A lack of visibility in indirect spend brings forth a significant challenge. You cannot control what you cannot see, and you might not have the processes in place to measure the amount of money you are spending on indirect purchases. Investing in the right tools will help your company to reduce cost, improve process efficiency, and extract greater value from everything from office supplies to industrial machinery.
If you are keen on improving your company’s indirect spend, it is time for you to invest in the right e-Procurement software solution.
The 7 Key Steps of a Procurement Process
Every business has a procurement process that is unique to them and transparency is important in every step of the process. Although the procurement process of companies differs from each other, it usually involves several elements, which are determining procurement requirements, raising a purchase order, receiving an invoice and order, and fulfilling payment among others.
To provide better clarity of it, we have come out with the steps involved in procurement.
- Identify goods or services needed
The process starts when any of the business units of your organisation requires goods or services. In terms of these requirements, it can be internal materials needed to operate the business or external materials that the company will sell. Setting a budget is also required at this stage. By doing this, you can have better visibility of all spend required in your business.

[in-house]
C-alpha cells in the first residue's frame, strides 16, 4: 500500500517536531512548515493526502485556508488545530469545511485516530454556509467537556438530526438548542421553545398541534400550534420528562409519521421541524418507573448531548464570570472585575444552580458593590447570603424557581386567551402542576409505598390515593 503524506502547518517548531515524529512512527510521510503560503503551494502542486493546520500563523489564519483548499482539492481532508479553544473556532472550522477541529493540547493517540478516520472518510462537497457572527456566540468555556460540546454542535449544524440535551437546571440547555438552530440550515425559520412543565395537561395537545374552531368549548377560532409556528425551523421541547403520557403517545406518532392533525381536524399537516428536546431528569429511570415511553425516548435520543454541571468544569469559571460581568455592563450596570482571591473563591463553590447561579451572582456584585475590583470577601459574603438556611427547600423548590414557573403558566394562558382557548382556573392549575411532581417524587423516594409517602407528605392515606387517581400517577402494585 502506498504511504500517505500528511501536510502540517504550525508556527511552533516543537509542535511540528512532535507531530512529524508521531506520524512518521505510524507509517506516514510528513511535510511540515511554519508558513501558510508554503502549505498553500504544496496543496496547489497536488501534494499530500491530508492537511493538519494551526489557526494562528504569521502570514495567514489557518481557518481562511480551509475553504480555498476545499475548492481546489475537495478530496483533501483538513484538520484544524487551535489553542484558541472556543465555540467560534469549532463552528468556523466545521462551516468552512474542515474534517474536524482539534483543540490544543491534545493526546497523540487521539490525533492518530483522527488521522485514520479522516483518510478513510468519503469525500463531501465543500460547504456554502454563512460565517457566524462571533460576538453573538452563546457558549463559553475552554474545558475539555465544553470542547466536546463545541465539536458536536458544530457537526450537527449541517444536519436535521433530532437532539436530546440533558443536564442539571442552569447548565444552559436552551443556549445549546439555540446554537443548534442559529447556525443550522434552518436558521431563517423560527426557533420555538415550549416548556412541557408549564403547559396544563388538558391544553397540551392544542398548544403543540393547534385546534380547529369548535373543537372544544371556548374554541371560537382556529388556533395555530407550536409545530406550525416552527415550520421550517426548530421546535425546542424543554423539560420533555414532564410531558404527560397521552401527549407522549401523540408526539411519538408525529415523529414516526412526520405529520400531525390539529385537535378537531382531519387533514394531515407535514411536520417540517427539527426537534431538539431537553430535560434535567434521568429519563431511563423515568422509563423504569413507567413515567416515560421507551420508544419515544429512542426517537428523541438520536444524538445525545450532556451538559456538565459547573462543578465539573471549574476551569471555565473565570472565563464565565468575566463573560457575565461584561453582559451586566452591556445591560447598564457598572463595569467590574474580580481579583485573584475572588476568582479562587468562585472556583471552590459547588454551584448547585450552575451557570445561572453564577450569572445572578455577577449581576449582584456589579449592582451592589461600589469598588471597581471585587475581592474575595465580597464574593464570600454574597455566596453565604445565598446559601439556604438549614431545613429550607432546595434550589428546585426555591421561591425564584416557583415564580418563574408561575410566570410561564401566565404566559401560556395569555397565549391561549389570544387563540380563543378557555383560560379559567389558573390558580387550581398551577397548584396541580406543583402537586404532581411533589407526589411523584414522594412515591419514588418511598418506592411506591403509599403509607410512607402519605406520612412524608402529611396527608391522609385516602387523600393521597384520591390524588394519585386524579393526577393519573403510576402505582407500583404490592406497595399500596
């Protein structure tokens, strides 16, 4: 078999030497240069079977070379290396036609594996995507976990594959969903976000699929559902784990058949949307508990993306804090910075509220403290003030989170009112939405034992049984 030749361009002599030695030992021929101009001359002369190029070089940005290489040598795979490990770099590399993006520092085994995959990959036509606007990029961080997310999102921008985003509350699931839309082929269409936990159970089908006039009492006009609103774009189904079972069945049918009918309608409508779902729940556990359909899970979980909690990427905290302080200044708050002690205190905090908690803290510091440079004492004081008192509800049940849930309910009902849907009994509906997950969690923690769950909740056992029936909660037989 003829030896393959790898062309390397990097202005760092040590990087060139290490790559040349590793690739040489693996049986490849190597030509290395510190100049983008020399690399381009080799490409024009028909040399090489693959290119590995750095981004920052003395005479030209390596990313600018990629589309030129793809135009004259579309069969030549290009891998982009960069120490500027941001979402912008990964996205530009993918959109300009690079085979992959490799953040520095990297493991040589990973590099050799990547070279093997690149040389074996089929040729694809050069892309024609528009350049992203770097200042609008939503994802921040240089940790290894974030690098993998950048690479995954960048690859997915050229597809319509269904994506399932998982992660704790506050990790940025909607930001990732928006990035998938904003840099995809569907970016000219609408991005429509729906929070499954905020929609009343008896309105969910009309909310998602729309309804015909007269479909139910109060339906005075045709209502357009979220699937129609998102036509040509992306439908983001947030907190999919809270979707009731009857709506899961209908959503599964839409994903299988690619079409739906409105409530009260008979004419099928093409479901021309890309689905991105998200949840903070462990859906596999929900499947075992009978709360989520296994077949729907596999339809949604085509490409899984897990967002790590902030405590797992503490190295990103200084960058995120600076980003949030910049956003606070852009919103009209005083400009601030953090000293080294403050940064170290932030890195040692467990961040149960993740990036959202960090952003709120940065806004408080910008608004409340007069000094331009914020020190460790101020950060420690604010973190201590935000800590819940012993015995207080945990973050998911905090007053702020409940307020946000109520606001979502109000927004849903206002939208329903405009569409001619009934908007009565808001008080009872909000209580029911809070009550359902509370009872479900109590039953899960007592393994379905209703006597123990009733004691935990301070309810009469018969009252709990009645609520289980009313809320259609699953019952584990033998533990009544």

- Vendor selection
Your procurement team will then identify potential vendors by evaluating them and finally selecting the most qualified supplier for the requirements. During the decision-making process, reputation, cost, speed of service and reliability all need to be examined. This is because it could impact your whole organisation negatively if you choose to partner with the wrong vendor or supplier. The vendor who offers maximum value and the best market pricing earns the deal.
- Submit purchase requisition
After the selection, the team that requested the order will create a purchase requisition document and submit it to the procurement department for review and approval. This document can be in a written or electronic form and comprising all the key information required such as quantity, price and vendor information to procure the right goods or services.
- Generate purchase order
Once the purchase request has been approved, your finance department will then issue a purchase order (PO) to the selected vendor. This document informs the vendor that the purchase request has been accepted and they can proceed with the request.